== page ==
Some people might say, “What’s the big deal?” But when my then-fiancé and I planned our wedding, we wanted our officiant to be free of religious association. Instead of compromising our beliefs, we chose to hold a wedding ceremony with two family members leading the way. It was a deeply spiritual ceremony of commitment, honoring our own spiritual, nonreligious paths, but because neither had an officiant’s certificate, it was not legally binding. We had to allow a total stranger, a Judge, to legally marry us on another day. Because of our honest spiritual beliefs, we were denied the opportunity to be legally and contractually bound to one another by a person of our choice.
The First Amendment says that Congress cannot make a law respecting the establishment of religion and the ACLU believes that requiring one’s nongovernmental wedding officiant to be associated with a religion is a violation of this Constitutional right. In fact, the ACLU lobbied in 2009 and 2011 to amend the state statutes to include notary publics as people who can officiate at a wedding, but we were not successful.
On behalf of the five Nevadans mentioned earlier, the ACLU of Nevada filed suit in 2011 arguing that requiring religious affiliation to perform a marriage is unconstitutional. The ACLU of Nevada is hopeful that the judge will find that respected people unassociated with a church will also be allowed to lead a couple through a legally binding marriage.
As for me and my husband, every year we celebrate our anniversary on the date of our own ceremony, not the legally binding ceremony, for this is the day our journey together officially began.
With all of the civil rights leaders who have passionately fought and died in the struggle to make sure that all Americans will have their rights protected, there is one who holds true to many ACLU members and supporters: Roger Baldwin.
Baldwin was a committed pacifist and was tapped to lead the American Union Against Militarism (AUAM), an organization opposed to American involvement in the First World War. With Attorney General A. Mitchell Palmer ordering crackdowns and raids against protesters, Baldwin and the AUAM were confronted with the reality that political activism and civil liberties go hand in hand. Baldwin solicited the AUAM to form a legal division that could assist in the protection of civil liberties. At a time where dissent was met with fierce hostility, Baldwin and the Civil Liberties Bureau of the AUAM stood at the forefront of the defense of the First Amendment.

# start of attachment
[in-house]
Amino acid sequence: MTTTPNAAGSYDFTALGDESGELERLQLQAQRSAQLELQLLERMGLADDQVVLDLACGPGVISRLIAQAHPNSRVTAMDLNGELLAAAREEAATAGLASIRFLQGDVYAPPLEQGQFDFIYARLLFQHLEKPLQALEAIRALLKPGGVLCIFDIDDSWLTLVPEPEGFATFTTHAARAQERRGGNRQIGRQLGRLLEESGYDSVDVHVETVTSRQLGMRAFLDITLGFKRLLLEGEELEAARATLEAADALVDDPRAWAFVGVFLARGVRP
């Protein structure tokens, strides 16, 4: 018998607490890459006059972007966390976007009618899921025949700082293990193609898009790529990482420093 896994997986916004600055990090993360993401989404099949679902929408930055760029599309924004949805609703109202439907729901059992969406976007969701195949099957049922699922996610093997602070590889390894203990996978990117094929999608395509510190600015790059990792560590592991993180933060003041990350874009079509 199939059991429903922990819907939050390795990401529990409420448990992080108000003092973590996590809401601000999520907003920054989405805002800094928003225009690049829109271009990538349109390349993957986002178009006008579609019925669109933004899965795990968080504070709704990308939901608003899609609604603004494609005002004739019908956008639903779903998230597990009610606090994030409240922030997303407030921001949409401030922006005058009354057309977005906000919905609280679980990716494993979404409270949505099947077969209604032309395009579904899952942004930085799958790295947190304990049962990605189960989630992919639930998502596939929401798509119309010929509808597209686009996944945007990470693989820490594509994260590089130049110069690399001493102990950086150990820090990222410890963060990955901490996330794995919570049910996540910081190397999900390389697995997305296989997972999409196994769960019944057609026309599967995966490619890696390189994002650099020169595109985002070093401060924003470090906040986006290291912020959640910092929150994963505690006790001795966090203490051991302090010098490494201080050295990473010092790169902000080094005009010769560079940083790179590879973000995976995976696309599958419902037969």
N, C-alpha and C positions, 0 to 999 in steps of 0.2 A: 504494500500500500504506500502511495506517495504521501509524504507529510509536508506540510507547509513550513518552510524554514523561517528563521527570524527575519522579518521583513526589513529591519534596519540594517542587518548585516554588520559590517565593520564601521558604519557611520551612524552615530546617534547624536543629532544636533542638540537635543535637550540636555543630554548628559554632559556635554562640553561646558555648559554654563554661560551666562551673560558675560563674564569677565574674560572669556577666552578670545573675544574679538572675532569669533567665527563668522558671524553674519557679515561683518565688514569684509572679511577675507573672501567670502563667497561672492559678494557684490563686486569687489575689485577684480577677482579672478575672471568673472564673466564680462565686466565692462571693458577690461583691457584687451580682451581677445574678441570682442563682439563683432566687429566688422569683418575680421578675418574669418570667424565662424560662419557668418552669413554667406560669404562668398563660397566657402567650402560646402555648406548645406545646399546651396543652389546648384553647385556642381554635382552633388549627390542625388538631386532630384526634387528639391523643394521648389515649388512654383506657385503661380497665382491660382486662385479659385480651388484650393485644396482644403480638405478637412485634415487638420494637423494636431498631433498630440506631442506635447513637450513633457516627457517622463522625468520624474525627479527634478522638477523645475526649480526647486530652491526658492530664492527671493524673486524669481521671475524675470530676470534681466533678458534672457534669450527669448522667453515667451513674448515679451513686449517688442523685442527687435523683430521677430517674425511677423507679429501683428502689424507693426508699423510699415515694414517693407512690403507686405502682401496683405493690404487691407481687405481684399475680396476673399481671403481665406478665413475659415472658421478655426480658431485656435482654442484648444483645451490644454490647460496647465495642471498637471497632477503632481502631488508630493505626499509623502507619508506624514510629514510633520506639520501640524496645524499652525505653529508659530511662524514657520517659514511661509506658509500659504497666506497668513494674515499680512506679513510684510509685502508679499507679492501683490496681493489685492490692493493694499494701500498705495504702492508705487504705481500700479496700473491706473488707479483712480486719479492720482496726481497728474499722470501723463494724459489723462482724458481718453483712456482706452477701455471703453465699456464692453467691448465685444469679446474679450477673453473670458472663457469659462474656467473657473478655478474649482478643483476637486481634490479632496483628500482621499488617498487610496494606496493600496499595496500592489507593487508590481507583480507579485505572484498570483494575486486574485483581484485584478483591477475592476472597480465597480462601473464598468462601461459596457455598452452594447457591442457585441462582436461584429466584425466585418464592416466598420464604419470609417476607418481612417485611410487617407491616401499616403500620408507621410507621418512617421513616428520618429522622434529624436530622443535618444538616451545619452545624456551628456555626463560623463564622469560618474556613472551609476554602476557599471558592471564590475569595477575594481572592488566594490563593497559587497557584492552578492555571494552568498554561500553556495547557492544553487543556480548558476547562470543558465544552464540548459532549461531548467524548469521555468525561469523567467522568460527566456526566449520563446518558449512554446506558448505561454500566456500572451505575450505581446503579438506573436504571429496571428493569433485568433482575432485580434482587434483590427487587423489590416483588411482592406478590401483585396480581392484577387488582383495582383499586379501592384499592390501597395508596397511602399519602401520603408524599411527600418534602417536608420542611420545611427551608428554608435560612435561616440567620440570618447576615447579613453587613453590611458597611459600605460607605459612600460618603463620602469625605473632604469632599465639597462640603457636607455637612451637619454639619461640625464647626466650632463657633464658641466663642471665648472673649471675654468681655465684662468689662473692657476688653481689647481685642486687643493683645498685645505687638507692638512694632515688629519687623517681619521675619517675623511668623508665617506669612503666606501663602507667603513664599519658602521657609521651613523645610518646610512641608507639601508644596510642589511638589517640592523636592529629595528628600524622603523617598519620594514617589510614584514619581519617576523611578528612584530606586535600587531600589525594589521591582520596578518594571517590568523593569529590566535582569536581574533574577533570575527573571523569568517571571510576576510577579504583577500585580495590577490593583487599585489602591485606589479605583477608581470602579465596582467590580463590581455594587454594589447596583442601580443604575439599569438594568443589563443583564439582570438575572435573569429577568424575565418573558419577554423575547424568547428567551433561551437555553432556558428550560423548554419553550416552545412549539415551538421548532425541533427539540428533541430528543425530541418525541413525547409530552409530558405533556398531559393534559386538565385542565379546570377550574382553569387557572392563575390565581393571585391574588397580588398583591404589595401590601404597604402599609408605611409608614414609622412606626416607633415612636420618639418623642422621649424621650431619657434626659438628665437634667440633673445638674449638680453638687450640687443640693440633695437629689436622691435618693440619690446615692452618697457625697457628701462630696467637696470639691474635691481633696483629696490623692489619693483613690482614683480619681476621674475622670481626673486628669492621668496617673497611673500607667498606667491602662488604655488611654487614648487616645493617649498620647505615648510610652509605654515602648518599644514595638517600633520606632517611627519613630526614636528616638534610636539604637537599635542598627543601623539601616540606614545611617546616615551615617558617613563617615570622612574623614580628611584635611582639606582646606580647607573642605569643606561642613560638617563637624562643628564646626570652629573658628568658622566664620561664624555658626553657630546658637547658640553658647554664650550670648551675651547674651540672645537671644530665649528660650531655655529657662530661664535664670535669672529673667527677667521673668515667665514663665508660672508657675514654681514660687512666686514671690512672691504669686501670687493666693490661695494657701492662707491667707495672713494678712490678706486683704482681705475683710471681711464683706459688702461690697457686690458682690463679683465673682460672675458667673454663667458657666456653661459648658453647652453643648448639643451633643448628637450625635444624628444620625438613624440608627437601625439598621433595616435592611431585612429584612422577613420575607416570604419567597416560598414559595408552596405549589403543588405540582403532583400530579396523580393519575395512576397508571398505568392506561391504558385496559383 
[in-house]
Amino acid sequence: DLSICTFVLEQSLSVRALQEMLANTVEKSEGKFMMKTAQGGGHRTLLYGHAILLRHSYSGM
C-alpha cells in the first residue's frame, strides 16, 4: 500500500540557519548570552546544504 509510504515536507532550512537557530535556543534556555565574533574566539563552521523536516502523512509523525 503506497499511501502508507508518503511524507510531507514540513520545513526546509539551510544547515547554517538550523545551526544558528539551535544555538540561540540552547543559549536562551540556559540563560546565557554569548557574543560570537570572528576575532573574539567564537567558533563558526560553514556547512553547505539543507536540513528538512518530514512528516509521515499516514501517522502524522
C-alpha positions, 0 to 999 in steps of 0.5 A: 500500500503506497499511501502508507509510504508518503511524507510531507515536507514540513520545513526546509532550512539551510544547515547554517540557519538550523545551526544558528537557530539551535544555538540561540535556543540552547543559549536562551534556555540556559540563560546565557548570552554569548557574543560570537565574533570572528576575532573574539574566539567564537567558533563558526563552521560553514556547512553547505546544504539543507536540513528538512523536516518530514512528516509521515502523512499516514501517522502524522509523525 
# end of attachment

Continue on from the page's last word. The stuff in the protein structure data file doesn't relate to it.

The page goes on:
The Civil Liberties Bureau separated from AUAM, changed its name to the National Civil Liberties Bureau and, in 1920, again changed it to the current name, the American Civil Liberties Union. Under the direction of Roger Baldwin, the ACLU became a vital civil rights organization with interests in all civil rights issues. Several major landmark cases of his time were the ACLU’s involvement in Brown v. Board of Education, the Scopes “Monkey Trial,” Roe v. Wade, and representing James Joyce when his novel Ulysses was seized by U.S. customs officials for being obscenity "of the rottenest and vilest character."
On January 21, 2012, what would have been Baldwin’s 128th birthday, we will celebrate not only the birth of the ACLU’s founder, but also celebrate the life of an organization that will support your right to express whatever you believe. With many people under the impression that traditions don’t last in this country, the Bill of Rights is one tradition that has lasted and will last as long as there are people willing to fight for their rights.